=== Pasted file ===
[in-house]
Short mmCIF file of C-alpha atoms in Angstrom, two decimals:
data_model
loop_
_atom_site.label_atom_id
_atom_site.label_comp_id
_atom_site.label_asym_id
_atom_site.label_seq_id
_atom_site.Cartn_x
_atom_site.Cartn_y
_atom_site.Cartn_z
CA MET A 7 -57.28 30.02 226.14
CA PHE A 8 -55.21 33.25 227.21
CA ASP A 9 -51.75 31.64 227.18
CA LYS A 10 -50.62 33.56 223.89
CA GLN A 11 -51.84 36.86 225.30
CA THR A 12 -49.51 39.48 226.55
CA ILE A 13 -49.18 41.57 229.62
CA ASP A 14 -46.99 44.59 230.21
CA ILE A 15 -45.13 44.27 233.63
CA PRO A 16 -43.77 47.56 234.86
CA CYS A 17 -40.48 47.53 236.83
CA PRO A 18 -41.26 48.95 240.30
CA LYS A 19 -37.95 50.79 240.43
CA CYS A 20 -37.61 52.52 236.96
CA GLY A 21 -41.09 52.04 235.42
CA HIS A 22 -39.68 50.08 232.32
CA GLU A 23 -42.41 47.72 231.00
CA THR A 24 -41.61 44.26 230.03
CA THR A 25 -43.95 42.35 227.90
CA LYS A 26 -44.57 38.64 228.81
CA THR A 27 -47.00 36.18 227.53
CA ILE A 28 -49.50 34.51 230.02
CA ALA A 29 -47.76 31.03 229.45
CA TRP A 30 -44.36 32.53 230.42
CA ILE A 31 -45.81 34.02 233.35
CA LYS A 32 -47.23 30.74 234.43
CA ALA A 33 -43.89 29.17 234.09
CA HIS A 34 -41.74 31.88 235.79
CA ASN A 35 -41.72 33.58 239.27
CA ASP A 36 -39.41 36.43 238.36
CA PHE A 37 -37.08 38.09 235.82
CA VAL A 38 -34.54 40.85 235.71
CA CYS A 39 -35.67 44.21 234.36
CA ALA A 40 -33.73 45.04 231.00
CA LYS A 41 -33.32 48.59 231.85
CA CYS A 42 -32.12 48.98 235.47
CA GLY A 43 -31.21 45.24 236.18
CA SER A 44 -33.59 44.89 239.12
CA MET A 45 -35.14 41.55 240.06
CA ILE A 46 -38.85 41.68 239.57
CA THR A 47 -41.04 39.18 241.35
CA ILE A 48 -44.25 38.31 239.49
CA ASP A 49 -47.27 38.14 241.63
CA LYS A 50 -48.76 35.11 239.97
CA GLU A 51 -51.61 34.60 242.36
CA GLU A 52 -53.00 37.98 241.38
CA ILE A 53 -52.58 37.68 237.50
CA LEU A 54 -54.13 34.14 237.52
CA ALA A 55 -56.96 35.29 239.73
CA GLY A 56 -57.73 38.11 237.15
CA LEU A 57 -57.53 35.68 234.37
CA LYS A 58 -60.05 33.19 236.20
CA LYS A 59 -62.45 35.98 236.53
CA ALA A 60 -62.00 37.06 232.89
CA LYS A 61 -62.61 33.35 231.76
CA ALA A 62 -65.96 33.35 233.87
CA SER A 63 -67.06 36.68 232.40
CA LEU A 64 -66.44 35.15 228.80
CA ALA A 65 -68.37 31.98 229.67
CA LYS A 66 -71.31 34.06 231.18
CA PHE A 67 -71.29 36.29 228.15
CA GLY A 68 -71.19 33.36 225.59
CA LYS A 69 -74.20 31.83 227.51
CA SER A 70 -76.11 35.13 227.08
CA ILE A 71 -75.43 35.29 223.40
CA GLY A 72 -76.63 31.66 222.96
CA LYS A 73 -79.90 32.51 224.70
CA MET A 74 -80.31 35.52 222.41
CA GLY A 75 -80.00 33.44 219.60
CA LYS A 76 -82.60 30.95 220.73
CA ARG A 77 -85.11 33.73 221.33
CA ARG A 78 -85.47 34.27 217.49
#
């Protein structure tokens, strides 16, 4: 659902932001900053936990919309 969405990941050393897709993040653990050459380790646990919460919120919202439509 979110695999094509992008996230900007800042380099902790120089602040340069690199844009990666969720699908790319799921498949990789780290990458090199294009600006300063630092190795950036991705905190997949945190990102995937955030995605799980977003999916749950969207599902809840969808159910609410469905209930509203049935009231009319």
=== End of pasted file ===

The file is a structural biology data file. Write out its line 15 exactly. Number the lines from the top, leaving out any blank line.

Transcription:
CA LYS A 10 -50.62 33.56 223.89